A couple of years ago there was a news report about the dropout and truancy rates in Nunavut. Dropout rates in the territory are high, a lot of kids just stop going to school. And in this story, if I’m remembering it right, it was in this story that I heard someone point out the fact that many of these kids have decades-old textbooks. Or it might have been about the school at Attawapiskat that was falling down around the students while making them sick.
And in the midst of one of these conversations, someone said to a reporter that if we don’t demonstrate to these kids that their education is important to us then it won’t be important to them.
This occurred to me as I sat at the Senate Liberals’ open caucus this week. The topic of the day was youth engagement. They were specifically focused on volunteerism, but I tend to focus more on youth engagement in politics.
And I think the idea transfers easily: If we don’t demonstrate that politics are important, then young people will turn away.
I once took a class on women in politics, and the professor went around the room asking each of us what made us interested in civics. Without fail, everyone in the room mentioned their mother’s interest and involvement. Every person.
I grew up in a household that never shied away from politics. Both my parents worked on Parliament Hill, both talked about the news on a regular basis. Though I went to journalism school with the desire to become a sports reporter, I often wonder if I missed a calling as a political journalist. When I decided to go back to school and get my degree I chose political science because that program had the most courses that sounded interesting, and when it was time to choose whether to specialize, I chose Canadian politics.
I care about Canada’s politics. I care enough to have devoted years of my life to it. Sometimes working 16 hour days for weeks at a time. I dedicated five years to earning degrees so I could do politics better. Understand things more clearly. I have worked with great people and learned a lot.
And as I step back to look at things now, it feels like the people playing the game are trying to demonstrate how mean and petty it can be – and turning young people off in the process.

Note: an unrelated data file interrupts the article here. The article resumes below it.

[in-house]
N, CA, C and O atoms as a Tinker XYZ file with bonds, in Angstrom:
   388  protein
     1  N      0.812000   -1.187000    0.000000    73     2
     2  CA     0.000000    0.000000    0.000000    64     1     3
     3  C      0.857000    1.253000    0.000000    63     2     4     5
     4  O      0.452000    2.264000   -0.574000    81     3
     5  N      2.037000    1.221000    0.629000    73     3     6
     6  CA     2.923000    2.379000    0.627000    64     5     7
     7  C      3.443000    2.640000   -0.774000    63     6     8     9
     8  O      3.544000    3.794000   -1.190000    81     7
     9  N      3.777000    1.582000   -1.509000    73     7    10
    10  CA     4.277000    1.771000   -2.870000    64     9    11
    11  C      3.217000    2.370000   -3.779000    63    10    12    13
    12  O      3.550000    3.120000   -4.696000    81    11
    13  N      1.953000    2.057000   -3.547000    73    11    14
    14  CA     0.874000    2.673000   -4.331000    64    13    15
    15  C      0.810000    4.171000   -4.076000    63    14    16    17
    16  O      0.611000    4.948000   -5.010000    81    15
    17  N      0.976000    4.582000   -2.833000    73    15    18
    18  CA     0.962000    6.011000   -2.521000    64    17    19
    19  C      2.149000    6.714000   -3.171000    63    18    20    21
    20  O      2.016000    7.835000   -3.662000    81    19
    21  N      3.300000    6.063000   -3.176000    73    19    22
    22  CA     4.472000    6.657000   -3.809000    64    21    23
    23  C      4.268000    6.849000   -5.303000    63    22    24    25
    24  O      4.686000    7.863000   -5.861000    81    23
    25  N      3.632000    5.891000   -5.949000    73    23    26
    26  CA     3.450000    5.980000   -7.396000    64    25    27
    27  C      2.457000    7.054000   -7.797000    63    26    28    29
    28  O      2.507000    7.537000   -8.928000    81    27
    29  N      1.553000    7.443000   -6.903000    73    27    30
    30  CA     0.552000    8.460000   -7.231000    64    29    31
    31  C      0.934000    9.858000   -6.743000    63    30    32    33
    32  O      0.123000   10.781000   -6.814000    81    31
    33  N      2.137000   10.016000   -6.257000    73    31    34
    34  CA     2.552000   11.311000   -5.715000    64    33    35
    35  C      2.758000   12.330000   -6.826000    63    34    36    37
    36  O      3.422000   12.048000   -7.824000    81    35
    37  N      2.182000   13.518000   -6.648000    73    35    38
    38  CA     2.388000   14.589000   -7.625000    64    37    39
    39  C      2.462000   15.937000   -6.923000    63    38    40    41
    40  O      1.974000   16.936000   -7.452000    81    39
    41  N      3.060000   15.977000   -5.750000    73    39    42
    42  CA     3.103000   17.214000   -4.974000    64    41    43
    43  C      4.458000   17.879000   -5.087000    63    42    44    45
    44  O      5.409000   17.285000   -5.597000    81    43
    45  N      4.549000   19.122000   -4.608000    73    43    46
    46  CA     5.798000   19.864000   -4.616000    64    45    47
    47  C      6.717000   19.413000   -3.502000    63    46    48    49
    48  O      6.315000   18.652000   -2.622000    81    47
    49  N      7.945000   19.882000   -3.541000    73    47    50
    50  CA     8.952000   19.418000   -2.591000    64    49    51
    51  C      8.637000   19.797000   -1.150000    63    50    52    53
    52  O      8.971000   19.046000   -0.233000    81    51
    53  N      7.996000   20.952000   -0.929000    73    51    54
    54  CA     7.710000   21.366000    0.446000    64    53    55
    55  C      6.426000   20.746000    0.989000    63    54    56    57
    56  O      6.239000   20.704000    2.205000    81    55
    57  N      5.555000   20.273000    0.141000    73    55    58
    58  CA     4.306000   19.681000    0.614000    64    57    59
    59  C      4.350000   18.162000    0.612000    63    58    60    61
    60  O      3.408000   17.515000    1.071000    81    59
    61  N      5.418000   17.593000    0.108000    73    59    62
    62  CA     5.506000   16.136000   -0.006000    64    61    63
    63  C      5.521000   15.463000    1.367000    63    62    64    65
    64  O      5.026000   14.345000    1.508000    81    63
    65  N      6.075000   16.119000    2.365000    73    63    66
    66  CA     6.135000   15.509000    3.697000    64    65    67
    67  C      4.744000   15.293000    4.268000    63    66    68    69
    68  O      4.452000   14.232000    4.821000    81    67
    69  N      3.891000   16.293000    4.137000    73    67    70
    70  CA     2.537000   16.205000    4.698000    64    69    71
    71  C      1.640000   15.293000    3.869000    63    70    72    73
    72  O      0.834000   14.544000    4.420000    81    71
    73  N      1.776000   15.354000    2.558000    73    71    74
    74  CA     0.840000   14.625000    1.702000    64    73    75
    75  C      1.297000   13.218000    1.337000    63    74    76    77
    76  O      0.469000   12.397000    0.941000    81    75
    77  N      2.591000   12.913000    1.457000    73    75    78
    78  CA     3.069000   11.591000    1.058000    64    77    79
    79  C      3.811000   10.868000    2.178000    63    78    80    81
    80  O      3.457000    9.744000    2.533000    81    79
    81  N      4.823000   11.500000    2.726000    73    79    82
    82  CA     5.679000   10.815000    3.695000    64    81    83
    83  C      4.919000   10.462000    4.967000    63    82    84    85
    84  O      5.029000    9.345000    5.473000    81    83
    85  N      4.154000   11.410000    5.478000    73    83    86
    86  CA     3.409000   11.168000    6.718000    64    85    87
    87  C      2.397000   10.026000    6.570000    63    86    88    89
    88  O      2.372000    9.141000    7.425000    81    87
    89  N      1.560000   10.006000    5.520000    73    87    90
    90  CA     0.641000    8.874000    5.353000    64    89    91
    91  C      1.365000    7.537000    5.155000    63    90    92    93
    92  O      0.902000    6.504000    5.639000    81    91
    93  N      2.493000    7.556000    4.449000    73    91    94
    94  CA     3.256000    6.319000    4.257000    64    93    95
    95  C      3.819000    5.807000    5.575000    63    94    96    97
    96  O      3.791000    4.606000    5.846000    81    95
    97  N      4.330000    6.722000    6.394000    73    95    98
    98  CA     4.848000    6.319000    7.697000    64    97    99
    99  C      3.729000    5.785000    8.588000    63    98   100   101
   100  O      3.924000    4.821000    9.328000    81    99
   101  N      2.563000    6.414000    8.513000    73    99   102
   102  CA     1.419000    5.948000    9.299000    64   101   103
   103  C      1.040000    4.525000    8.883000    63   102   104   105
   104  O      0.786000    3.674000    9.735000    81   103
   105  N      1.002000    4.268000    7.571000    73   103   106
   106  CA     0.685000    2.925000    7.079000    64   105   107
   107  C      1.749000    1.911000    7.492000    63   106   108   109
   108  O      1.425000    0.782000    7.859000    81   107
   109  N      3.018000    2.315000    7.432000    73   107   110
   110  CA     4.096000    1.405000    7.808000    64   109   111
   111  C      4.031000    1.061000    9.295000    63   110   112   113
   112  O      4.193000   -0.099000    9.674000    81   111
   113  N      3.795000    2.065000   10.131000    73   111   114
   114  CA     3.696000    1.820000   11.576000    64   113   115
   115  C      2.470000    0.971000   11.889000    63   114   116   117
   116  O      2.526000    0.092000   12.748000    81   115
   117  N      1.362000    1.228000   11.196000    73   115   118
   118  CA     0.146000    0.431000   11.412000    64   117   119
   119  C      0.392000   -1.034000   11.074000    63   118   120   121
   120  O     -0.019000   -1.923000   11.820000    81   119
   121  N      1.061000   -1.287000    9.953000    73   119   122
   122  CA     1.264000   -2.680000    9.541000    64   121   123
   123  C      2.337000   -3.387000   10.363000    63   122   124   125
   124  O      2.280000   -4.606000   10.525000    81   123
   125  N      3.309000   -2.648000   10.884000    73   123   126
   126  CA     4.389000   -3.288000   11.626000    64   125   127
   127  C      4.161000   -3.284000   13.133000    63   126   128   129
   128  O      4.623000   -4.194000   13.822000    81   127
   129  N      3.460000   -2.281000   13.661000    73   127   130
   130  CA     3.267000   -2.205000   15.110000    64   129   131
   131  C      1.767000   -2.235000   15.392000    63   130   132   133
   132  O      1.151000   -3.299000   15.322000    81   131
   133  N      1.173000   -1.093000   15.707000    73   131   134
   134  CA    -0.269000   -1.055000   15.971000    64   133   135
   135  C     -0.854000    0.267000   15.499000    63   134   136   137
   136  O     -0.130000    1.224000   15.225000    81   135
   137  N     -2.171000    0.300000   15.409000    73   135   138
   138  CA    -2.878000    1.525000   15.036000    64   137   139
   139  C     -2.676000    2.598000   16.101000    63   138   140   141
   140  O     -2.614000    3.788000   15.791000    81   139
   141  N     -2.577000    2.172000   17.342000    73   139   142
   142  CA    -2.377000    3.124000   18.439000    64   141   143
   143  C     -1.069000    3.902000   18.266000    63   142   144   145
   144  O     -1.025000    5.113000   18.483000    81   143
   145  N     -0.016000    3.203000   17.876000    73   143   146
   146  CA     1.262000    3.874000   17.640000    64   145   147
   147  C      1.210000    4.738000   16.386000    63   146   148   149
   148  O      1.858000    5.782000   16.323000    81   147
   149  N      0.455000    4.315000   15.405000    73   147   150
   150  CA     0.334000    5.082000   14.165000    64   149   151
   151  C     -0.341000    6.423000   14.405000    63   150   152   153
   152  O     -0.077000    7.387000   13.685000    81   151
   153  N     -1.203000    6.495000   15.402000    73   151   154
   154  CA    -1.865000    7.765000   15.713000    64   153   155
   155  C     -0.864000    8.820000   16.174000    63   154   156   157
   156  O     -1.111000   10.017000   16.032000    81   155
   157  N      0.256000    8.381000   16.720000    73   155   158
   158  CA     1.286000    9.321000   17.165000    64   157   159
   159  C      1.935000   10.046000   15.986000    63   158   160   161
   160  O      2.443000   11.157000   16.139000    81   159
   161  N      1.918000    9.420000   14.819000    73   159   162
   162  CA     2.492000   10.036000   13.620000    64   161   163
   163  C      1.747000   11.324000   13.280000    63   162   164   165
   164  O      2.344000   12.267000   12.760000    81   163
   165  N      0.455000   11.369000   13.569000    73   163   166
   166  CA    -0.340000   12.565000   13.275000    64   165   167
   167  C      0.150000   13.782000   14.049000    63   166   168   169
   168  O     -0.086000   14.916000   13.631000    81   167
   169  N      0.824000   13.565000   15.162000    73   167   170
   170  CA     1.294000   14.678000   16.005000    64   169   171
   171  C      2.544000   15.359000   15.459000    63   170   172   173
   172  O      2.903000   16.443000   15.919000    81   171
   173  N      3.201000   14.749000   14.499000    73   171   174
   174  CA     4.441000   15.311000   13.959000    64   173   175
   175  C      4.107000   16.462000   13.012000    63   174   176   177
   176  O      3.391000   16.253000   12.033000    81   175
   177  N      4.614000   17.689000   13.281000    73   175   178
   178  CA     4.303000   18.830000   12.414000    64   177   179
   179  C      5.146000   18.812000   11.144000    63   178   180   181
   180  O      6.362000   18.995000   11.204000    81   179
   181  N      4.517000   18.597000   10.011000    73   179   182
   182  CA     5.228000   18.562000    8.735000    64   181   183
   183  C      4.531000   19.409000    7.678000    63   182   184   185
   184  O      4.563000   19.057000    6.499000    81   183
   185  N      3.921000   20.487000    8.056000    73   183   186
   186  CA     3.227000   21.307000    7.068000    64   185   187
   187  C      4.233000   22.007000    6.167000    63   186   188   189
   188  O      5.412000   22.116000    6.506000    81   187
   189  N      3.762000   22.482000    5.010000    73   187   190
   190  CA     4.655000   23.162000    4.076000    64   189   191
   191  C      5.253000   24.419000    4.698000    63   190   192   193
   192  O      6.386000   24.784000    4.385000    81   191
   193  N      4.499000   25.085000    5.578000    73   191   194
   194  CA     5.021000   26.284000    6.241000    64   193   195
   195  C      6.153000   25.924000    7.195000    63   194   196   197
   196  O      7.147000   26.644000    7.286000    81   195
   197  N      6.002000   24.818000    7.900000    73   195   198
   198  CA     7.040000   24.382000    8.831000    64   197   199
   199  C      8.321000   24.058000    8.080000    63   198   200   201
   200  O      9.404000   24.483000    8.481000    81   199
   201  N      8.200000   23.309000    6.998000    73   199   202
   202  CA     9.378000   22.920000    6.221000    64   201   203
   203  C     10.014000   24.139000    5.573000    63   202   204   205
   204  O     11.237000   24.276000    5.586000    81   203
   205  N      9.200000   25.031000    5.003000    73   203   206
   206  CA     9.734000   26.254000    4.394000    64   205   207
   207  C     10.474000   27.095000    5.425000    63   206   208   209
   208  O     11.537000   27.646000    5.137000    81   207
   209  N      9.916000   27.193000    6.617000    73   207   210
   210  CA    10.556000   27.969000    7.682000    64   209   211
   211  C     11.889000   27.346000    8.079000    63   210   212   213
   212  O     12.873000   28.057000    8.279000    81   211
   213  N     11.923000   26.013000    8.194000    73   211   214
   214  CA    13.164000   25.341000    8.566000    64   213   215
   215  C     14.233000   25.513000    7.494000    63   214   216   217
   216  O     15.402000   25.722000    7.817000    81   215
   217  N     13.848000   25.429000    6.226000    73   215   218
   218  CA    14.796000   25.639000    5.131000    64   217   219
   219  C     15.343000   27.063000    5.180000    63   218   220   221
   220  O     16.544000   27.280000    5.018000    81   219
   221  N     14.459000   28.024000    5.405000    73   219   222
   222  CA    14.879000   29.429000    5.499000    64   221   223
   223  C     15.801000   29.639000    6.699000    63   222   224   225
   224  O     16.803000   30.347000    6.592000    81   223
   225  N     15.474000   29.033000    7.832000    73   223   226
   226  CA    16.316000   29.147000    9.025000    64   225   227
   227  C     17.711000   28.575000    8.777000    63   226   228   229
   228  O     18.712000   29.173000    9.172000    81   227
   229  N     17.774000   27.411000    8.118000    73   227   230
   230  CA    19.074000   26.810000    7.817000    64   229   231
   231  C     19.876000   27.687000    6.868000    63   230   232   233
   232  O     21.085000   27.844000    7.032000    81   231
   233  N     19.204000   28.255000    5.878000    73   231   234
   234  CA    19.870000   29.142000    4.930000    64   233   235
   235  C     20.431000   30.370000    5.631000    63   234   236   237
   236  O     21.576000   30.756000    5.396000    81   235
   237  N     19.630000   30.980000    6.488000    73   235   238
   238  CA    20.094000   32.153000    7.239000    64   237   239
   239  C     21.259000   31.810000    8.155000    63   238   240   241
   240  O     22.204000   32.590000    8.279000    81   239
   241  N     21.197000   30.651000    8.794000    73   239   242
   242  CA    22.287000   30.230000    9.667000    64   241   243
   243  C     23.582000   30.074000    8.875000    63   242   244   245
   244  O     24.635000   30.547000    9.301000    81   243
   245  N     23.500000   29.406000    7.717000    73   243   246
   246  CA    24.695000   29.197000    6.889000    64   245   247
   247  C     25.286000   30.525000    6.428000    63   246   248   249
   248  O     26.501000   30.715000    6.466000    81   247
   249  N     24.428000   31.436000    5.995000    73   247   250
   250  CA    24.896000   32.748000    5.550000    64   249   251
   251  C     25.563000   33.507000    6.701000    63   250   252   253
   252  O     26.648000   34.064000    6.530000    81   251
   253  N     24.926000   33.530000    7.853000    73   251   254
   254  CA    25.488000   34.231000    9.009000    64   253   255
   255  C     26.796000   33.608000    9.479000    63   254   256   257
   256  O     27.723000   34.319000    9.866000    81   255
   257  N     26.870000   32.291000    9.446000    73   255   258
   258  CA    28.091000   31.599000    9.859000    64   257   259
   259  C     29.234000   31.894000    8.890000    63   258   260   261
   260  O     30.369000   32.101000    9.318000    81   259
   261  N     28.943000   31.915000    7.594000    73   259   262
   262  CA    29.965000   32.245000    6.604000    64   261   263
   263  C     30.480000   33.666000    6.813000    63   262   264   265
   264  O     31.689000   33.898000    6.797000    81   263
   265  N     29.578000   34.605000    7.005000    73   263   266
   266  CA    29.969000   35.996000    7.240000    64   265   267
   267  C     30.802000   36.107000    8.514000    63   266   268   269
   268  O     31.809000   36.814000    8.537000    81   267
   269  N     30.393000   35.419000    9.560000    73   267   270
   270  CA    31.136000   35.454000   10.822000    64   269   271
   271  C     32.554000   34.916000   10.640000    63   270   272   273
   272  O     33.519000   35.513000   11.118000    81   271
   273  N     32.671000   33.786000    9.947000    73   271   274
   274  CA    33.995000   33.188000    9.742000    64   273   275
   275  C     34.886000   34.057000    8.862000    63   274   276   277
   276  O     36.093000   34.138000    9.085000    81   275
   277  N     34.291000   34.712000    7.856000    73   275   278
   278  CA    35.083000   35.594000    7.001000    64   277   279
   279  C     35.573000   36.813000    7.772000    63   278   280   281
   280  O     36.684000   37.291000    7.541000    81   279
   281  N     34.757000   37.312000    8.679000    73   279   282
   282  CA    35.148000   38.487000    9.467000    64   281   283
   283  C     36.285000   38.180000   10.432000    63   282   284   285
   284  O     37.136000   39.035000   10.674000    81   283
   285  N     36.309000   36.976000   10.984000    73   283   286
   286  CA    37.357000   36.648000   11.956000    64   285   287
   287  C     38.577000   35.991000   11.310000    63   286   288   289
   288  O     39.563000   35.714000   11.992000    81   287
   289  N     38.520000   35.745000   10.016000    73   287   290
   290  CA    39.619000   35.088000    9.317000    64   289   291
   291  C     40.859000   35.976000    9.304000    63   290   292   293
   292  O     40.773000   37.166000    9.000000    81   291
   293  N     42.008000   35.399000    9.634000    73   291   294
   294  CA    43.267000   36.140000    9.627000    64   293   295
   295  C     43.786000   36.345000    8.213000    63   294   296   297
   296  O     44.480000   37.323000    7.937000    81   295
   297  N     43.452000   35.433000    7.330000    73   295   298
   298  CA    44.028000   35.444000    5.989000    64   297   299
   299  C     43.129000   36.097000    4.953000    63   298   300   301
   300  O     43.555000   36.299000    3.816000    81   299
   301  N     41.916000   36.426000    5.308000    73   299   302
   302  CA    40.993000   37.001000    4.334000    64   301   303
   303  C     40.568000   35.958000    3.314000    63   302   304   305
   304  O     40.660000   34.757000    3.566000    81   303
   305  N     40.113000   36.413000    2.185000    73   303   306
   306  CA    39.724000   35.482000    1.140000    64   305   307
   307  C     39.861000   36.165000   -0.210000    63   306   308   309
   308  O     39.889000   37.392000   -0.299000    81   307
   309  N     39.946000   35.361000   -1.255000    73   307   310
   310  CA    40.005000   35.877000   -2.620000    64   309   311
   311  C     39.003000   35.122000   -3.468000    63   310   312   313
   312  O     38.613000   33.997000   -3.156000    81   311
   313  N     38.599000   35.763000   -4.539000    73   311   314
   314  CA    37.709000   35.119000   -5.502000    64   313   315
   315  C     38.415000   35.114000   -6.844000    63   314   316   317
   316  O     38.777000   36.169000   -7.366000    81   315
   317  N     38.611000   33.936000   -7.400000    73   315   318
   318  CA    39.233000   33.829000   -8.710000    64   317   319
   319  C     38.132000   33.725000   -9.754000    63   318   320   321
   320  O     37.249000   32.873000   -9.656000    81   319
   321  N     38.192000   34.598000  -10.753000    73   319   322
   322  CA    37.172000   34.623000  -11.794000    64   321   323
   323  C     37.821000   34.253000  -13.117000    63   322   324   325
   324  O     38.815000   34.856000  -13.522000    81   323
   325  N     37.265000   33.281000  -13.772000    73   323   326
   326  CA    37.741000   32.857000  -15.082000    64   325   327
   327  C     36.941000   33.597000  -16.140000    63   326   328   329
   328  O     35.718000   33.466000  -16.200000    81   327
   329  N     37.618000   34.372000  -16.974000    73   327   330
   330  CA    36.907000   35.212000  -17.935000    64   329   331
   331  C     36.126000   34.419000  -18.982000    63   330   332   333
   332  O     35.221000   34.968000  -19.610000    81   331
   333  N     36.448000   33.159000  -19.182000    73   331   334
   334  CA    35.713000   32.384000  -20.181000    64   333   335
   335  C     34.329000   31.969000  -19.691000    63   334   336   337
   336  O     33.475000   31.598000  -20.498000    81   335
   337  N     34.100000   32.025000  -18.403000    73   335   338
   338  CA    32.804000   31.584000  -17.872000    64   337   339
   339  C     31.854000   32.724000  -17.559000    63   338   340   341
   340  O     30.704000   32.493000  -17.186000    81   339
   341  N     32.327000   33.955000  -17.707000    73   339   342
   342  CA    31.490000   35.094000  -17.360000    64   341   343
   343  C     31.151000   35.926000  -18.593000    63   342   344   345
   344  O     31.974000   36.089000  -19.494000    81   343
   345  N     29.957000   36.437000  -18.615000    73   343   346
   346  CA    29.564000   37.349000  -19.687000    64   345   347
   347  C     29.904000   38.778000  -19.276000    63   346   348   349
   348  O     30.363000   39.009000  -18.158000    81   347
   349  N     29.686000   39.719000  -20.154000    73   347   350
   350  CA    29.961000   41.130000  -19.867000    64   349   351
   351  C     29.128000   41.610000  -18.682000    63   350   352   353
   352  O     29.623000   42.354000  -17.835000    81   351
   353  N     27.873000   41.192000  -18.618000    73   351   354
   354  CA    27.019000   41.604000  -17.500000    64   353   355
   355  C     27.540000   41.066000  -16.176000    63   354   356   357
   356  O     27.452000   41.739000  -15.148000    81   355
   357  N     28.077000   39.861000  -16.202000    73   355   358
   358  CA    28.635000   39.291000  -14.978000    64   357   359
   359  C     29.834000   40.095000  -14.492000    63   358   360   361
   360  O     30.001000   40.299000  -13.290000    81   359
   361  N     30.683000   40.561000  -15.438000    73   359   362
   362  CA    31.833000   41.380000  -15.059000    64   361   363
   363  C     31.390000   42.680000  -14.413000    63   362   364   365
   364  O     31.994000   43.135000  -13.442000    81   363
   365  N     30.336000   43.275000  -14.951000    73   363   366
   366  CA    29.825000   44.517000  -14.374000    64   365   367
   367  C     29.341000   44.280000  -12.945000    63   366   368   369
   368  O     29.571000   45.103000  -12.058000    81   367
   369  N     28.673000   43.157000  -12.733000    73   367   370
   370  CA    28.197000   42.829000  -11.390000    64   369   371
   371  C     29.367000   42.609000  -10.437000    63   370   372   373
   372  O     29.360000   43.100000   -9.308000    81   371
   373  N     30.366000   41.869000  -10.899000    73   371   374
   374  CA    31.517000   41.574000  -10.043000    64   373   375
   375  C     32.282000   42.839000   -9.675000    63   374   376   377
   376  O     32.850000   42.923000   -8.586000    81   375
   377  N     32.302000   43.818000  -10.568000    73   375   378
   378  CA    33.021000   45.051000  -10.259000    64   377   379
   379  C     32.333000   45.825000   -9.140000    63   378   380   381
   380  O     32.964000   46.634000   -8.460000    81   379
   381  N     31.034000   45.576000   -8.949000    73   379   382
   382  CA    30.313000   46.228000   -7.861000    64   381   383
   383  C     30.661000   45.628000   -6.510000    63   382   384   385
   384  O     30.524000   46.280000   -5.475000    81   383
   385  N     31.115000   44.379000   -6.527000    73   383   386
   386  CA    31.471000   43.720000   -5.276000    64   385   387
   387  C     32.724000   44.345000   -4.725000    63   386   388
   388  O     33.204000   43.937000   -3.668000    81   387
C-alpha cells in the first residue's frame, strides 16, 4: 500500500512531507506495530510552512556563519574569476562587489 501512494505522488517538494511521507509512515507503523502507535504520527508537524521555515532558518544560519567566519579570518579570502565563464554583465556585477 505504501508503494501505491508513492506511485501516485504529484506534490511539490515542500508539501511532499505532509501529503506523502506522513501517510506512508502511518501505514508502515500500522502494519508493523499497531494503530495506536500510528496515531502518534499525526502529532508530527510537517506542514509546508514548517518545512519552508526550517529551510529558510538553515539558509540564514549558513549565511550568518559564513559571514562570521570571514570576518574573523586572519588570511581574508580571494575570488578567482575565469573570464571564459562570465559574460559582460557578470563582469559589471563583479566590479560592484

Grown men hurling insults at each other, acting as though there are grey areas when things are black and white and black and white when things are grey. Telling lies, refusing to answer questions, pretending that their way is the only way.
Grown adults who try to shame and shout down young people for fighting for what they believe to be right.
I had a classmate during my Masters who had apparently been afraid to meet the rest of us because she believed that with that many people in a room with different political beliefs it would be like a bad political panel all the time. But the fact is that the disagreements on political panels is mostly for the camera.
Young people come in to politics believing that they have to fight and bully because their side is the right side. They believe this because nobody has demonstrated civil debate for them. They only see the show side of what happens, and so they believe that to be the way things are done. And so they do things that way and the drama continues for another generation.
Politicians of different political stripes talk to each other like human beings sometimes. Staffers cooperate. The Hill is full of people who are passionate about what they’re doing – and who have an understanding that the folks across the aisle are passionate about it too.
I want young people to see that. I don’t want to take them to see Question Period and be embarrassed about the childish display they see there. I want them to watch politics and see how much it matters. I want partisans to disagree with partisans without talking points or catch phrases.
It feels, right now, that there is a movement afoot. It feels as though young people are getting it. But I hope that they understand that without them things won’t change, and the system is what it is until they bring it.